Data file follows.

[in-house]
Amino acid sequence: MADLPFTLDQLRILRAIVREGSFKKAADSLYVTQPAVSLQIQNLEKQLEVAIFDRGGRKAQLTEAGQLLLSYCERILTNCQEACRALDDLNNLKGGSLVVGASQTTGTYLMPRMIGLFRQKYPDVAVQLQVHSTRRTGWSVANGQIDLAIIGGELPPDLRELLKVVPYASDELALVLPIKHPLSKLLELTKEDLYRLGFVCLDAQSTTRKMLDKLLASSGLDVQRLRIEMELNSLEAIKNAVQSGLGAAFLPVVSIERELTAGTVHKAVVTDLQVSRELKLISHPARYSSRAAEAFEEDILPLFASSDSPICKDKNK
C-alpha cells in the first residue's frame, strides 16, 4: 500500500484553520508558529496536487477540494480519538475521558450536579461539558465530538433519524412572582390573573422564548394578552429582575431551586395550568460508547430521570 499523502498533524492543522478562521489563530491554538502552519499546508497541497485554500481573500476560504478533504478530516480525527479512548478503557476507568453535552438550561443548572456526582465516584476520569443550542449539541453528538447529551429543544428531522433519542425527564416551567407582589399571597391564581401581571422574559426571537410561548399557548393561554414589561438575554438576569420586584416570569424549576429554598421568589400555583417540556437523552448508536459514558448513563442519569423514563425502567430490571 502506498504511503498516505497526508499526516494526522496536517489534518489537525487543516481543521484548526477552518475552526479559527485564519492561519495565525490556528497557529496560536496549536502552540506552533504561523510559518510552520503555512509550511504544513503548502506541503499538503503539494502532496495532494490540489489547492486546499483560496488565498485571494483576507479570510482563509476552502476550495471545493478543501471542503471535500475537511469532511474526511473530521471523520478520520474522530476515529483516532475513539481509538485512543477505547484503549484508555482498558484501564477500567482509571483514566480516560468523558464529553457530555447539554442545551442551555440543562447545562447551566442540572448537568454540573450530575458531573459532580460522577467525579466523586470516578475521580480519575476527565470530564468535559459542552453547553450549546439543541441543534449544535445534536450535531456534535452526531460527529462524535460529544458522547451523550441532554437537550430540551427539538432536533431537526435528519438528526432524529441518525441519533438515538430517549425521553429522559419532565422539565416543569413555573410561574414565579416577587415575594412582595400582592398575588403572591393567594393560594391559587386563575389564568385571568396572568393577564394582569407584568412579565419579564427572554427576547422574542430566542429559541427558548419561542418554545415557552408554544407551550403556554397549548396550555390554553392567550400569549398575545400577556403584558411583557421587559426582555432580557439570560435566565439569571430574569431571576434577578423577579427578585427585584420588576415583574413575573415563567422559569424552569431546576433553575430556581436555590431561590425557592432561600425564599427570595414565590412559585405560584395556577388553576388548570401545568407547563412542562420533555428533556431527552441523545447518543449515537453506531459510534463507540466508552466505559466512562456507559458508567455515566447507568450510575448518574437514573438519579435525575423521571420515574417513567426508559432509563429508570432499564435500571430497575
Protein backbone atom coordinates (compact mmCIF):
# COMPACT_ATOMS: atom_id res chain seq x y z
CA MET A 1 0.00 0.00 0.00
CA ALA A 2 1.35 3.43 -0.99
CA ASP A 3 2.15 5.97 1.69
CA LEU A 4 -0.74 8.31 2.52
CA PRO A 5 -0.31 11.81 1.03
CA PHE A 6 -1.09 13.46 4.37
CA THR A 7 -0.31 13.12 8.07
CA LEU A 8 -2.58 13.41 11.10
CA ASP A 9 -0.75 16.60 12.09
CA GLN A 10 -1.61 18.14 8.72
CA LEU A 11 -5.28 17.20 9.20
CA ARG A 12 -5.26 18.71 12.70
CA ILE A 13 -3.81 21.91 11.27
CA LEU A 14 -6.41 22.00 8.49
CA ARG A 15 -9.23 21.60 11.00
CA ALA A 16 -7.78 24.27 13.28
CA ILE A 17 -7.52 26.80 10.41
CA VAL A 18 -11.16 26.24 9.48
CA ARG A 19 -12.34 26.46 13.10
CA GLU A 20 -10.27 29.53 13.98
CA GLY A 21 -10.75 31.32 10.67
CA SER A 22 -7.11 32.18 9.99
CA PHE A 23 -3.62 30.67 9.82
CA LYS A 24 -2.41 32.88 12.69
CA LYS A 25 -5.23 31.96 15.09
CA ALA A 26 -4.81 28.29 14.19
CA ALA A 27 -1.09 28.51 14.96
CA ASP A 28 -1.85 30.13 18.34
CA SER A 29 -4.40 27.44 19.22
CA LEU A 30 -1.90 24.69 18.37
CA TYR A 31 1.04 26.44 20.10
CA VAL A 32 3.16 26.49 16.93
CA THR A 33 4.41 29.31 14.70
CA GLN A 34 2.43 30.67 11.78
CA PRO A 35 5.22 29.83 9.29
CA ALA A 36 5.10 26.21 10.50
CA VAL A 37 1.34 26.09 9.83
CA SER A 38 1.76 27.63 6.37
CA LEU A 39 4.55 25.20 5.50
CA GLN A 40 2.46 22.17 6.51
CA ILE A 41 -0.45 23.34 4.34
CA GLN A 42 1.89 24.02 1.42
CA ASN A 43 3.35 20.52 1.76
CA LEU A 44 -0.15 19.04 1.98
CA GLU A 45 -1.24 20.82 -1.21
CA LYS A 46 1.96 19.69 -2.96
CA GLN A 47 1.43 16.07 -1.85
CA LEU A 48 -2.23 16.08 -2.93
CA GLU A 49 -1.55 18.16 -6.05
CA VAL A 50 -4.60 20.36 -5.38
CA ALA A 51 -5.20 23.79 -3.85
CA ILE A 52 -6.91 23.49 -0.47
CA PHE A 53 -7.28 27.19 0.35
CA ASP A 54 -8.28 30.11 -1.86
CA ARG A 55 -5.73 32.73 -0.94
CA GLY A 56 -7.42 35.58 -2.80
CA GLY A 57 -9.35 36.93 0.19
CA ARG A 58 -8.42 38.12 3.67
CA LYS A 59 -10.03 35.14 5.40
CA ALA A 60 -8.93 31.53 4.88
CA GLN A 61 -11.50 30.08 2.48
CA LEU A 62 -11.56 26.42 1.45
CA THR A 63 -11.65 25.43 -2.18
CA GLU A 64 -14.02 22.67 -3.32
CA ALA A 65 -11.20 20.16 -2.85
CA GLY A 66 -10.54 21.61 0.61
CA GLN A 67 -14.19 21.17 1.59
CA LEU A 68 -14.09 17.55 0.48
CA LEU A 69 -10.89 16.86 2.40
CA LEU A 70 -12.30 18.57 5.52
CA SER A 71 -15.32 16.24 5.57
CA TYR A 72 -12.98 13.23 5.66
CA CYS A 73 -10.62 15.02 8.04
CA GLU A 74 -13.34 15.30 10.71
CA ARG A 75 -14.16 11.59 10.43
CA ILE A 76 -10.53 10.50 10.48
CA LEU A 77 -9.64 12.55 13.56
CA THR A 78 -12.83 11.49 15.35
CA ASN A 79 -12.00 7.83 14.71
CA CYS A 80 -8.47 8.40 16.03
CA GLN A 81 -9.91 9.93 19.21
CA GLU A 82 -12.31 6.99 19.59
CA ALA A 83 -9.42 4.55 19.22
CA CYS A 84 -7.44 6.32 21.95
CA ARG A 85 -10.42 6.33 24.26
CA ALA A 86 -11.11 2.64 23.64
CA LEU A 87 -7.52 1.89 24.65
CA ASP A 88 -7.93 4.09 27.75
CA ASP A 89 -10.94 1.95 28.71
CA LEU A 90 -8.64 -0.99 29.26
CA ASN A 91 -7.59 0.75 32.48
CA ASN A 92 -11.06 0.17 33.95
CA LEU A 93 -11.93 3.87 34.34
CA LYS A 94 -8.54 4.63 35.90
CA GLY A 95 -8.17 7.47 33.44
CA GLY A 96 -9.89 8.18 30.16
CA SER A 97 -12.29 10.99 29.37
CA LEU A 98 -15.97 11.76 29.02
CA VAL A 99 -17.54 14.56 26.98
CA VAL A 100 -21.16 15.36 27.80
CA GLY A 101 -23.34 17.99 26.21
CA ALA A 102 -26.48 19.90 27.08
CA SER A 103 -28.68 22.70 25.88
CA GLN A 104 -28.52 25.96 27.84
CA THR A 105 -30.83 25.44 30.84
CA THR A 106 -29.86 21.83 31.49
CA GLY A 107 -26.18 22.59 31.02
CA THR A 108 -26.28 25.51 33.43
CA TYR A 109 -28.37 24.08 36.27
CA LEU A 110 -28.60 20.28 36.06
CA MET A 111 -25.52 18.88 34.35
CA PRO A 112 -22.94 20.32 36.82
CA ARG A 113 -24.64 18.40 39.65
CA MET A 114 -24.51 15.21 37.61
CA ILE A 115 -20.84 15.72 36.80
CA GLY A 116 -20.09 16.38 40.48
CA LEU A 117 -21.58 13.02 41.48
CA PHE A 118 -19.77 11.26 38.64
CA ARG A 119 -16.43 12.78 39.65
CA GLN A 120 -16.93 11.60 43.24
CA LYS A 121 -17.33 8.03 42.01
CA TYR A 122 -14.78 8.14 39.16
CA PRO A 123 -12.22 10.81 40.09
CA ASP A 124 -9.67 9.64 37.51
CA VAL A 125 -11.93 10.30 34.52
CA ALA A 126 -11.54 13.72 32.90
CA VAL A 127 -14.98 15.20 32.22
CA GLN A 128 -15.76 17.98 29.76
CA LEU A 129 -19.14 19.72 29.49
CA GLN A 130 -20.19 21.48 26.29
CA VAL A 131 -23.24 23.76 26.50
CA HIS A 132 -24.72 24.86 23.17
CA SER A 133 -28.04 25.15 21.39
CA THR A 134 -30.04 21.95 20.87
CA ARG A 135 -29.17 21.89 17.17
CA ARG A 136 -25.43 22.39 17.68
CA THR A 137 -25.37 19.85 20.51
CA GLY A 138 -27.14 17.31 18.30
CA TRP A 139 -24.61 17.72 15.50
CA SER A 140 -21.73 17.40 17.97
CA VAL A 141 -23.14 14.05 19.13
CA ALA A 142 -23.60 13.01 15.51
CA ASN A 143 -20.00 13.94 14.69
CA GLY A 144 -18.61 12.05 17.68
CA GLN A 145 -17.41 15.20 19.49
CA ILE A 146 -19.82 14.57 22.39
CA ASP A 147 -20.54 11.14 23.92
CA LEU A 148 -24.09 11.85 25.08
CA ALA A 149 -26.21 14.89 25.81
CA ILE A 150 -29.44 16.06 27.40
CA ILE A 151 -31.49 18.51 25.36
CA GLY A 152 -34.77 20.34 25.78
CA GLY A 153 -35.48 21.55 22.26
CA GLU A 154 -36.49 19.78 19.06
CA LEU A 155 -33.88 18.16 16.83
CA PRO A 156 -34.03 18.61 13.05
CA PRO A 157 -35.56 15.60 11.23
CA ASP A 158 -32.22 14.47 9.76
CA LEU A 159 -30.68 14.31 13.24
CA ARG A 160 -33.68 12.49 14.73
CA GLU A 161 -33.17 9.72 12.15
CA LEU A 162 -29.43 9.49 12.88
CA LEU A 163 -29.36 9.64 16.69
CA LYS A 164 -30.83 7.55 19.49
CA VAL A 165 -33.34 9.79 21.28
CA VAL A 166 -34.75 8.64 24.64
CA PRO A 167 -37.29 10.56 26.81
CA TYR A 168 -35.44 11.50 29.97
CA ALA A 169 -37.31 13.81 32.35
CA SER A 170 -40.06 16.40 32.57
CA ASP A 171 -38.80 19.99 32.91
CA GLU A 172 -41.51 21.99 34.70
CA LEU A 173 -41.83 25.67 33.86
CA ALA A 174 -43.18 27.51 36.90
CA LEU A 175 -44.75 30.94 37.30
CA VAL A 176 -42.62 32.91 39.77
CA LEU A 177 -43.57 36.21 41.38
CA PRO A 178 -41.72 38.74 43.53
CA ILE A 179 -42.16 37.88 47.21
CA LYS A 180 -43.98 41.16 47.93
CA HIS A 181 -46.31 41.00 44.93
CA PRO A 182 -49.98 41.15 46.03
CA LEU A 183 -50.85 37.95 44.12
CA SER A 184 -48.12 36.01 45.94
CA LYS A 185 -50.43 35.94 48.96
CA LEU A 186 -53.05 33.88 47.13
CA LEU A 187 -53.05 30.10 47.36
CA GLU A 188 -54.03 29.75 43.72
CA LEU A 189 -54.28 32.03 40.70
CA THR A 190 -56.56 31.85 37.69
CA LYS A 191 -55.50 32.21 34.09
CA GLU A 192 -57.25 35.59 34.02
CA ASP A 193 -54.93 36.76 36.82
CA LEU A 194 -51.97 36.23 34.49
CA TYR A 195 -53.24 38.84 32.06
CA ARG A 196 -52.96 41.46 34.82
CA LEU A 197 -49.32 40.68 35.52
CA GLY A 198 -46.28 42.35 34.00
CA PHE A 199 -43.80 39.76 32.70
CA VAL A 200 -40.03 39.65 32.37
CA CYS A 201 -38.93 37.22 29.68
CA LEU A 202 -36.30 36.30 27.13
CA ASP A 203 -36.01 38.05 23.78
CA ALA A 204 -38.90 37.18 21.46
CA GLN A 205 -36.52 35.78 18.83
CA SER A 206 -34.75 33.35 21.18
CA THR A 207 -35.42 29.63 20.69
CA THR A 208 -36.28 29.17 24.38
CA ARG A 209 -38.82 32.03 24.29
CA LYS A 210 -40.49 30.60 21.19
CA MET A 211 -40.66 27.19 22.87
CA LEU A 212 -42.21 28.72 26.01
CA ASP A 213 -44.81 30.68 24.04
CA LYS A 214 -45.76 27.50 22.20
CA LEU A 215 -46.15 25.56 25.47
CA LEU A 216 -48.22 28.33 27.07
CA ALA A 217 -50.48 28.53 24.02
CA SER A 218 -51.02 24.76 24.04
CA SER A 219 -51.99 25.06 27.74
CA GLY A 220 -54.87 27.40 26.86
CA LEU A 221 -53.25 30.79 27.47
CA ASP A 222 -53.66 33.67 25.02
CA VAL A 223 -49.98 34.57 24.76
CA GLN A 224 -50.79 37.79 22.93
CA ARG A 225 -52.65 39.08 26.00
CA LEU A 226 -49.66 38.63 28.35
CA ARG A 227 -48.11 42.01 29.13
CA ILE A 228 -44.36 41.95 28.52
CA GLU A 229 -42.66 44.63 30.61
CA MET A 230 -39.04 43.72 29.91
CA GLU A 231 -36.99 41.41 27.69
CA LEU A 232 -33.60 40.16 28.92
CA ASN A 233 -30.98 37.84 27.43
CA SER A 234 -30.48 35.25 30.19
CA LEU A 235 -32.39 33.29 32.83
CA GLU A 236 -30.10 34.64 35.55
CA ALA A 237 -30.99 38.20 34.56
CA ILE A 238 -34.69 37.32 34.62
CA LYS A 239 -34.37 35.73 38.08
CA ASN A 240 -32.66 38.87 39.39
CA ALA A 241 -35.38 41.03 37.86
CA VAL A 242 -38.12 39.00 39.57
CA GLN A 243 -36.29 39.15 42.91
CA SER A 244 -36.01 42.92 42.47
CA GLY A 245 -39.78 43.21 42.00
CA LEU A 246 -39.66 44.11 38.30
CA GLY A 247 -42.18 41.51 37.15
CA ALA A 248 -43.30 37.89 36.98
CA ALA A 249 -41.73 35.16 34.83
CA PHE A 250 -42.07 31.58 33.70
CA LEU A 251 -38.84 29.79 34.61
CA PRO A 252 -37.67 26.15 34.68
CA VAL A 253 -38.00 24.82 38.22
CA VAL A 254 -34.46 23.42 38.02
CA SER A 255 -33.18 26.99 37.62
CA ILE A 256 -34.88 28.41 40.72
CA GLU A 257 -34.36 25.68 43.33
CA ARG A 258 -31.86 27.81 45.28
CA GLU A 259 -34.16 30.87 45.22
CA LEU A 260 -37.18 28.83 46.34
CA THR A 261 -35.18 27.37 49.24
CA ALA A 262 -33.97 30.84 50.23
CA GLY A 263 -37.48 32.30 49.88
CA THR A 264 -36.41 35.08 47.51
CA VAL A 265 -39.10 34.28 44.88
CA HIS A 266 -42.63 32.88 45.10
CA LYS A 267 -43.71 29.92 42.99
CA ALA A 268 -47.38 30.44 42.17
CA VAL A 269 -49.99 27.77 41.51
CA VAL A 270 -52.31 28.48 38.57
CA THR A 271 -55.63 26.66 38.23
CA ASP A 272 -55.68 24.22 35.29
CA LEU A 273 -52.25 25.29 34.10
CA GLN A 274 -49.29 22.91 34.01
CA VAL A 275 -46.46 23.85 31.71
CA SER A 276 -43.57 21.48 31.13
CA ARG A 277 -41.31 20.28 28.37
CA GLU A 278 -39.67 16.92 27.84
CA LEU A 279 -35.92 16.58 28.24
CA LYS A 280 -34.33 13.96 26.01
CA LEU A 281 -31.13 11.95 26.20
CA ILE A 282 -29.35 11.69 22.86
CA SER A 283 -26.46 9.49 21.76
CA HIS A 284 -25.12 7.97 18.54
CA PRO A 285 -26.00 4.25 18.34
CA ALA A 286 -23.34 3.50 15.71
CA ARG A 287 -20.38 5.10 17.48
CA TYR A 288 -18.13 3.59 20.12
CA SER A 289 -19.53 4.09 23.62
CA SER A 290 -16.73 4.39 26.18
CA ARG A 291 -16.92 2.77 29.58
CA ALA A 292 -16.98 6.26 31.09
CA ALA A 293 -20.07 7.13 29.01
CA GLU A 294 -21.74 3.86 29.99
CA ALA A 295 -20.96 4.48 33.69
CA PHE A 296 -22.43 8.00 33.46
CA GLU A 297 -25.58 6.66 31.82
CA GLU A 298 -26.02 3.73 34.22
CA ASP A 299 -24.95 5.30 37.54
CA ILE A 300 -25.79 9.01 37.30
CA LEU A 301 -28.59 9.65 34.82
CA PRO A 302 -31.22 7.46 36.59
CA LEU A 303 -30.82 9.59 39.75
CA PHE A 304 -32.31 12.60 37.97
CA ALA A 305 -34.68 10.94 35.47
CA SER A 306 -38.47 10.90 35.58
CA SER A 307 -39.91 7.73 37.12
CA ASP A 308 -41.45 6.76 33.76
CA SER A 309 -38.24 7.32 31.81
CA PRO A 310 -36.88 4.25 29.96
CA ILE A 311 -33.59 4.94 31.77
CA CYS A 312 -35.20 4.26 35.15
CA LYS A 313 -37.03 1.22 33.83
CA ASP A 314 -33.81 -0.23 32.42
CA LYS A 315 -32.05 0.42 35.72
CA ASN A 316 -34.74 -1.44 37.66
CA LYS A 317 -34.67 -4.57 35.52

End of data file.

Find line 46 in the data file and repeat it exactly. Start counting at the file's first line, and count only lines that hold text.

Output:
CA ILE A 41 -0.45 23.34 4.34